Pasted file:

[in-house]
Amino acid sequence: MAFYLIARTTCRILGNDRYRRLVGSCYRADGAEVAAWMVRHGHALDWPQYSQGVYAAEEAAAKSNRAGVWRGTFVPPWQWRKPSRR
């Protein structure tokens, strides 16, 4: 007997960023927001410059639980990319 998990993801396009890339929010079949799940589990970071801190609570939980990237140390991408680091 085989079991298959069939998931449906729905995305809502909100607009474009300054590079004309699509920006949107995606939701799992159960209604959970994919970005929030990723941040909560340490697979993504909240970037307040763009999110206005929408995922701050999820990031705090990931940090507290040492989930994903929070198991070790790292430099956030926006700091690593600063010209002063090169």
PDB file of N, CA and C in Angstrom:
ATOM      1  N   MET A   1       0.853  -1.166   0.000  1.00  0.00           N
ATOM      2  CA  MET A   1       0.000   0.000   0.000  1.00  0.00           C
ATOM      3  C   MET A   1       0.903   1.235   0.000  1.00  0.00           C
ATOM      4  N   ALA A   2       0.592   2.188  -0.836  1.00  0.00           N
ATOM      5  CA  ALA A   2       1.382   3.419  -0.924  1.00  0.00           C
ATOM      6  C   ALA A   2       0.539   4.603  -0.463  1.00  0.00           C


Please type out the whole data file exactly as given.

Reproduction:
[in-house]
Amino acid sequence: MAFYLIARTTCRILGNDRYRRLVGSCYRADGAEVAAWMVRHGHALDWPQYSQGVYAAEEAAAKSNRAGVWRGTFVPPWQWRKPSRR
């Protein structure tokens, strides 16, 4: 007997960023927001410059639980990319 998990993801396009890339929010079949799940589990970071801190609570939980990237140390991408680091 085989079991298959069939998931449906729905995305809502909100607009474009300054590079004309699509920006949107995606939701799992159960209604959970994919970005929030990723941040909560340490697979993504909240970037307040763009999110206005929408995922701050999820990031705090990931940090507290040492989930994903929070198991070790790292430099956030926006700091690593600063010209002063090169």
PDB file of N, CA and C in Angstrom:
ATOM      1  N   MET A   1       0.853  -1.166   0.000  1.00  0.00           N
ATOM      2  CA  MET A   1       0.000   0.000   0.000  1.00  0.00           C
ATOM      3  C   MET A   1       0.903   1.235   0.000  1.00  0.00           C
ATOM      4  N   ALA A   2       0.592   2.188  -0.836  1.00  0.00           N
ATOM      5  CA  ALA A   2       1.382   3.419  -0.924  1.00  0.00           C
ATOM      6  C   ALA A   2       0.539   4.603  -0.463  1.00  0.00           C